by Anthony Harrison
Black shirts. Hot rods. Muttonchops. Upright basses. A sea of ink. Chicken-pickin’ Telecasters. Raven hair pulled back in buns, pinned with flowers. Elvis.
The tide driving it all: Pabst Blue Ribbon.
Starting Friday, July 3, the 15th annual Heavy Rebel Weekender festival flooded Winston-Salem’s Millennium Center with PBR and associated memorabilia. An enormous, inflatable can of Pabst Blue Ribbon sat on the main stage’s left side. Flag-sized posters of rebellious icons from Johnny Cash and Jerry Lee Lewis to Debbie Harry and Duke Ellington lined the walls, but at the bottom of the banners was that familiar blue ribbon.
And everywhere you looked, everyone drank PBR.
Winston-Salem’s own country favorites, the bo-stevens, took the main stage around 6:30 p.m., fronted by Richard Boyd II playing mid-tempo rhythm on an acoustic-electric Taylor guitar. Jeff Shu accompanied dreamily on pedal steel, and Greg Bell played some hot guitar licks on an emerald Tele.
Later on, the Silverhounds from New Jersey seemed the love child of Rush, rockabilly and Slayer, with the lead vocalist/bassist screeching high-pitched melodies while slapping his jet-black upright with ferocious intensity, running the dog instead of walking it.
The party wasn’t only rolling upstairs, though.
Taking a right from the main room, a rusty car hood dripping with pink paint pointed downstairs towards the advertised venue: “Underground.”
The first room of the Underground, appropriately named the Wiggle Room, featured burlesque dancers flaunting their wiles in black latex lingerie and holding giant feathered fans like peacocks’ tails to swanky, muted trumpet and twinkling piano.
As one of the Wiggle Room’s main attractions, Greensboro’s scarlet-haired, buxom beauty Ruby Red slinked onstage to Van Halen’s cover of “Louie, Louie,” switching her hips back and forth, removing her black elbow-length gloves finger by finger with a teasing air. Nearly everything else was discarded with the same coy attitude, all the way down to her swinging tassels.
Unfortunately, only pre-approved photography was allowed. Sorry, readers.
Moving further into the chemic-smelling depths of the Underground, one came across the middle room of the labyrinth — the Jailhouse.
Raleigh’s Motorbilly ramped up in the Jailhouse, sounding like an Irish pub band raised on bourbon and fried chicken. Their sound was almost too well suited for the room, with the thunderous bass and floor toms reverberating off the brick walls and columns, subsequently rumbling in each attendee’s chest cavity, elevating heart rates to the A-fib tempo. A cherry-sunburst Les Paul spat out crunching riffs and blinding-quick, virtuosic solos, and the man behind the guitar snarled songs like “Pretty F***ed Up.”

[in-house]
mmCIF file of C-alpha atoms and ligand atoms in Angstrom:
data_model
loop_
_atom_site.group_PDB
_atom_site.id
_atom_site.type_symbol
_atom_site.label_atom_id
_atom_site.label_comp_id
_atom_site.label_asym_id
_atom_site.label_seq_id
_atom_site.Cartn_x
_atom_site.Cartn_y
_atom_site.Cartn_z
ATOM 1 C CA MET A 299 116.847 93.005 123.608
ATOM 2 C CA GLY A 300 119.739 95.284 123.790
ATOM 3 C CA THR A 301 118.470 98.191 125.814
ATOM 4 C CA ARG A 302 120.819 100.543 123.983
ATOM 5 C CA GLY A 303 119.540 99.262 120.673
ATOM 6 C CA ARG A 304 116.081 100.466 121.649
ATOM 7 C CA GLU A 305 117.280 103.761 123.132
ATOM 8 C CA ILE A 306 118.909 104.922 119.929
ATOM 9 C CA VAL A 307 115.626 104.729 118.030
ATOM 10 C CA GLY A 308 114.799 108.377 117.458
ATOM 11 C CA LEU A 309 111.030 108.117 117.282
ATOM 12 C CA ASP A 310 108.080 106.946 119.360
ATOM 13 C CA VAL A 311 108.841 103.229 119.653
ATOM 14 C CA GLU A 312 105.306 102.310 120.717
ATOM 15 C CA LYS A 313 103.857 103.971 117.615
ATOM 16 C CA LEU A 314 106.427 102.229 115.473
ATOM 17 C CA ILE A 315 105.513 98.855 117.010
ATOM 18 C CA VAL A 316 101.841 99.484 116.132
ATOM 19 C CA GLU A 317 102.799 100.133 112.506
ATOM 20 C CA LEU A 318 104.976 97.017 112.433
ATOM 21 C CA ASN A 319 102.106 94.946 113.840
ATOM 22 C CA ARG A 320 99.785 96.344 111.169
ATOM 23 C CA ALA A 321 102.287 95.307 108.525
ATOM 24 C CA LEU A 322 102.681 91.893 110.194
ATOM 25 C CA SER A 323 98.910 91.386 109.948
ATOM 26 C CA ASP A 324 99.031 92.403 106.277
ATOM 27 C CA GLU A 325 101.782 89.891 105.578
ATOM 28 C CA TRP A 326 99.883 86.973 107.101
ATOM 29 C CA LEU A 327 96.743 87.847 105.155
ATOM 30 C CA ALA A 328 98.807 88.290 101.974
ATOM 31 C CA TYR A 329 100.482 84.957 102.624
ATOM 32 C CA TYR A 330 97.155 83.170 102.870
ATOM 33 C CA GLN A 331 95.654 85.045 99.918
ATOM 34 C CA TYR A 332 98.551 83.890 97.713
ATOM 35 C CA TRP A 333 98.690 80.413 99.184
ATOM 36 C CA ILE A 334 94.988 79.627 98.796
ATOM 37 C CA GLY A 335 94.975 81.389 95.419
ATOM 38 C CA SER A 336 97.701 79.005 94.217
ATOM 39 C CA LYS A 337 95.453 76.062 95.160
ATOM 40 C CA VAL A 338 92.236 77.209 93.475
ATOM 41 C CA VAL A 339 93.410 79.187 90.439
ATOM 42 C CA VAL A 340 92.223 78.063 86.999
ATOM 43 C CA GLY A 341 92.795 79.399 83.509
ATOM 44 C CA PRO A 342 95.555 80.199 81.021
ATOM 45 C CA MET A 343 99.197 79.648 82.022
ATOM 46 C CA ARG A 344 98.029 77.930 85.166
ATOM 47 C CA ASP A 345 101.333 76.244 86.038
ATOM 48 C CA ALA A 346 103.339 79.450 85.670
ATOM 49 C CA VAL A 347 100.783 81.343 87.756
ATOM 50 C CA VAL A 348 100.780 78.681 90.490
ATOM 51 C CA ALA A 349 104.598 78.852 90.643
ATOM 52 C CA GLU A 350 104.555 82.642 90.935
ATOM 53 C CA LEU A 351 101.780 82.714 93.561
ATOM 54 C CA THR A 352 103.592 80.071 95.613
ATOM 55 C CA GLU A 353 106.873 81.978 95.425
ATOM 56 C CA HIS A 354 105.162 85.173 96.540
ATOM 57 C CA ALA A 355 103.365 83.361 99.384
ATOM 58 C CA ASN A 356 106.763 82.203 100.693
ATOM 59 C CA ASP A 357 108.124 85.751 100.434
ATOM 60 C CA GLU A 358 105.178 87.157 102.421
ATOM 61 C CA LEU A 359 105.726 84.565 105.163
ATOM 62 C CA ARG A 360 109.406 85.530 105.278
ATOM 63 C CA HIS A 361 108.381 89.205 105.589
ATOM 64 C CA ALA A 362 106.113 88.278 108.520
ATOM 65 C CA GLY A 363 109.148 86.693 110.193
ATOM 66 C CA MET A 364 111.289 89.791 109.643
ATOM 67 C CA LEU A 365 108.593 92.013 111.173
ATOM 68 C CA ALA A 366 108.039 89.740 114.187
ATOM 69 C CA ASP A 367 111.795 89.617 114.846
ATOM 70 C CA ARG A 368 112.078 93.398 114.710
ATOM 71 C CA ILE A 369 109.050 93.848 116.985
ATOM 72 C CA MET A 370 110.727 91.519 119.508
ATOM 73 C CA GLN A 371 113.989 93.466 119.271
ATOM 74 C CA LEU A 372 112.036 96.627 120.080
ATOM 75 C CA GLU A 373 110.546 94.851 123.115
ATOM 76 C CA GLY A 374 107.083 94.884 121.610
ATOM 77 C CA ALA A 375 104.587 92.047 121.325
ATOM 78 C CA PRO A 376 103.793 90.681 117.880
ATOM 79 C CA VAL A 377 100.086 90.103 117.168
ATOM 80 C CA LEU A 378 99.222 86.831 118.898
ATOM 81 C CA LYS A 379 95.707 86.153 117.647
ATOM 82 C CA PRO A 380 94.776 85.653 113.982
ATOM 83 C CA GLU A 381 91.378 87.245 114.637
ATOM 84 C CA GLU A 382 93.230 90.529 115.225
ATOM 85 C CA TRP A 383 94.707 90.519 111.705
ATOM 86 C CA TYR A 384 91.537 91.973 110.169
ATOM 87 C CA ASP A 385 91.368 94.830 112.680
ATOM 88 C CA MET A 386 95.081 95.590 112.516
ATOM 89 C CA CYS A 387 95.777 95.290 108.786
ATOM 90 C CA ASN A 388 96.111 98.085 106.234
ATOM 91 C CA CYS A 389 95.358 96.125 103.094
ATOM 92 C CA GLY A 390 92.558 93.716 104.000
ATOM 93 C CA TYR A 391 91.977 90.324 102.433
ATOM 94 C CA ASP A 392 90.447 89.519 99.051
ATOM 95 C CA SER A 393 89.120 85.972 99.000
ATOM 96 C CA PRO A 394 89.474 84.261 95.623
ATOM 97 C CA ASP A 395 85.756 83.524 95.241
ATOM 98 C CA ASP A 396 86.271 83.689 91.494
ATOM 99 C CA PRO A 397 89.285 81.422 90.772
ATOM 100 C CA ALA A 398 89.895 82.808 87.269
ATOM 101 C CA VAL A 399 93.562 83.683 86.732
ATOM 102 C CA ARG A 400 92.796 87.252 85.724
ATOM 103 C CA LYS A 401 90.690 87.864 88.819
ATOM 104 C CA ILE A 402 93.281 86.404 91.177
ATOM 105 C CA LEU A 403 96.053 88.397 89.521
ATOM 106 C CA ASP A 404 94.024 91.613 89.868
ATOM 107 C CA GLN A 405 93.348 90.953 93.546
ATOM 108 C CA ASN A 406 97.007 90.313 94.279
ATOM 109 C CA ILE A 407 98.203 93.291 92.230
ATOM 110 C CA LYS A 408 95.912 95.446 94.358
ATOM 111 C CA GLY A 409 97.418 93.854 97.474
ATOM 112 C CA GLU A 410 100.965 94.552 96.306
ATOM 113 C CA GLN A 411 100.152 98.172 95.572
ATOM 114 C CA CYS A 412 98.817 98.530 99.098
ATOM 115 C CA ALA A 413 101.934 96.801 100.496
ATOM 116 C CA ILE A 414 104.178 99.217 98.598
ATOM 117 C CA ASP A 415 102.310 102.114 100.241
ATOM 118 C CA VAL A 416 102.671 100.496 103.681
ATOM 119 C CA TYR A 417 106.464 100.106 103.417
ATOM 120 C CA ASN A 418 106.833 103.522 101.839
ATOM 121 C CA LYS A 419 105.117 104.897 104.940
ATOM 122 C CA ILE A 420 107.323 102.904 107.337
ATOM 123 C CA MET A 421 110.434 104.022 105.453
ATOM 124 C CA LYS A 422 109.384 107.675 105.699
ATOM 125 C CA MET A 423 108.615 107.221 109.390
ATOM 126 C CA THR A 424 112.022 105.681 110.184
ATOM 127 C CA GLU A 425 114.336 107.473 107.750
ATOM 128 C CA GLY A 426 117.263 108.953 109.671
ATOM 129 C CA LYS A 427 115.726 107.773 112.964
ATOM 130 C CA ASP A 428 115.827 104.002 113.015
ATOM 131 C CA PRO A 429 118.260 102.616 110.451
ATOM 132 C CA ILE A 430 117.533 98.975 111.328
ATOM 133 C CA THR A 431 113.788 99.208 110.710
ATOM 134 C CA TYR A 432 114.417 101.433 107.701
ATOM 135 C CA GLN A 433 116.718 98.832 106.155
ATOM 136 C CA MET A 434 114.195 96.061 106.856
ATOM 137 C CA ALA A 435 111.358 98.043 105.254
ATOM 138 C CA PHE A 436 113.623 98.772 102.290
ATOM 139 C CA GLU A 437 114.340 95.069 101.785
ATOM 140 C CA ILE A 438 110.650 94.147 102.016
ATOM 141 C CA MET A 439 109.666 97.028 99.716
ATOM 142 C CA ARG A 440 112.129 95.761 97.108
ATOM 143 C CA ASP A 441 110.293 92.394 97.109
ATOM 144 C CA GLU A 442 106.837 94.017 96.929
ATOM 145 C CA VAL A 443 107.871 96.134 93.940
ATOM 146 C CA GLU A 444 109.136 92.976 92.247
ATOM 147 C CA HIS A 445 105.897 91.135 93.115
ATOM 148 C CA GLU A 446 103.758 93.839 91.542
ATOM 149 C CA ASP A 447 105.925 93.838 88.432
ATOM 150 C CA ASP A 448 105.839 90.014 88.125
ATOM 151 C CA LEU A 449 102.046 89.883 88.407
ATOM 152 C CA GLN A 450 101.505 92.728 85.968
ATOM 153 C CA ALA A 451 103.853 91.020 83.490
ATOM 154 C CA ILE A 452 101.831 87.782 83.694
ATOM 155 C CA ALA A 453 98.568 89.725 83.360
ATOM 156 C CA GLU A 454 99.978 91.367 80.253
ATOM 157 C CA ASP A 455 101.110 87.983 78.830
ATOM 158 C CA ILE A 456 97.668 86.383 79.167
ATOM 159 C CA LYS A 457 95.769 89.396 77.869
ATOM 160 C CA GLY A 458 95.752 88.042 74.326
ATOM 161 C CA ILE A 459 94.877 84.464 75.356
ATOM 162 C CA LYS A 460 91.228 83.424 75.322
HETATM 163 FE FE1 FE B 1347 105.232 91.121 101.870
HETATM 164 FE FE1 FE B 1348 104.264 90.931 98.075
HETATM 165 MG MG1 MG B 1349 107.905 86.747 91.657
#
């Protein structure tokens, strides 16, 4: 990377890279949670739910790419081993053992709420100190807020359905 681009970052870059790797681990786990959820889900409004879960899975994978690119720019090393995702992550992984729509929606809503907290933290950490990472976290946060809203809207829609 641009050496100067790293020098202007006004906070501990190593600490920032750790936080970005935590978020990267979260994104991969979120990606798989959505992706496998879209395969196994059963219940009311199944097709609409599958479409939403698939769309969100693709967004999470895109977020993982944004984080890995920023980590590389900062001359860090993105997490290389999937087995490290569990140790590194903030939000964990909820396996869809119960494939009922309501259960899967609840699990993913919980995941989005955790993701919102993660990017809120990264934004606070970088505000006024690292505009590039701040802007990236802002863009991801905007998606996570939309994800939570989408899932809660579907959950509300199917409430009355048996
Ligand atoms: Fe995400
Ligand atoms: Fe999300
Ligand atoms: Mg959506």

The frontman and drummer often sang together and interacted theatrically.
“How about a fast one?” the frontman asked.
“Not too f***in’ fast!” the drummer shouted back.
The pounding, 100-mph country rhythm they served up made the prior conversation almost a cruel joke.
“We’re so happy to see your shining, happy faces here on Friday,” the drummer said later, “’cause y’all won’t look like this on Sunday.”
The very depths of the basement led to the Underground proper. This deepest stage already smelled like the sting of Marlboros and the malty sweetness of — what else? — Pabst Blue Ribbon.
Here, the Wet Boys from Virginia Beach performed sludgy dirges led by Tomahawk Brock, a scrawny dude with a voice like a belching Screamin’ Jay Hawkins.
Of all the frontmen, he might have engaged the audience the most. He would stumble into the crowd while wailing about life in the mines, typifying a boisterous, drunken rocker to a T.
“Let’s all get drunk together and see what happens,” Brock said.
And he would be pelted with empty beer cans.
“This is our last song,” Brock said. “It’s called ‘Swamp Dingus,’ and it is definitely about the devil. Welcome to hell.”
More cans launched at him as he railed the chorus, “The devil wants a man with blood on his soles.”
No matter how much the crowd appreciated the Wet Boys, Dex Romweber drew the biggest following into the Underground.
Chapel Hill-based Romweber is a living legend. Even if the cans thrown at other acts were signs of appreciation, everyone knew not to do the same to Dex.
All it seemed anyone could do was marvel at a journeyman at work, playing a road-worn, black Silvertone with spanking-clean tone while his voice alternated between Johnny Cash croon and growling yips and shouts.
Though he played solo, Romweber knew how to work his guitar, playing chord-based solos and churning out riffs and choppy lines while letting open strings ring to fill out the sound. And Romweber could shift on a dime from rollicking rockabilly to jazzy ballad or trashy surf to country blues — sometimes within the same song.
One of the highlights was the penultimate number, an extended guitar improvisation that alternated between a rolling surf-punk progression to a Texas shuffle.
That’s how it started, anyway.
He worked the guitar masterfully, using the lower strings as percussion, forming a harmonic backdrop with the middle strings and playing lead lines on top. At times, the chord voicings got so dense they practically became just noise.
“Good night, folks,” Romweber said to the thunderous applause. “I’ll leave y’all with a positive song.”
It was almost la-di-da when Romweber sang, “You’ll find that life’s worthwhile/ If you just smile.”
But his attitude reflected the point of Heavy Rebel Weekender: Just have some damn fun.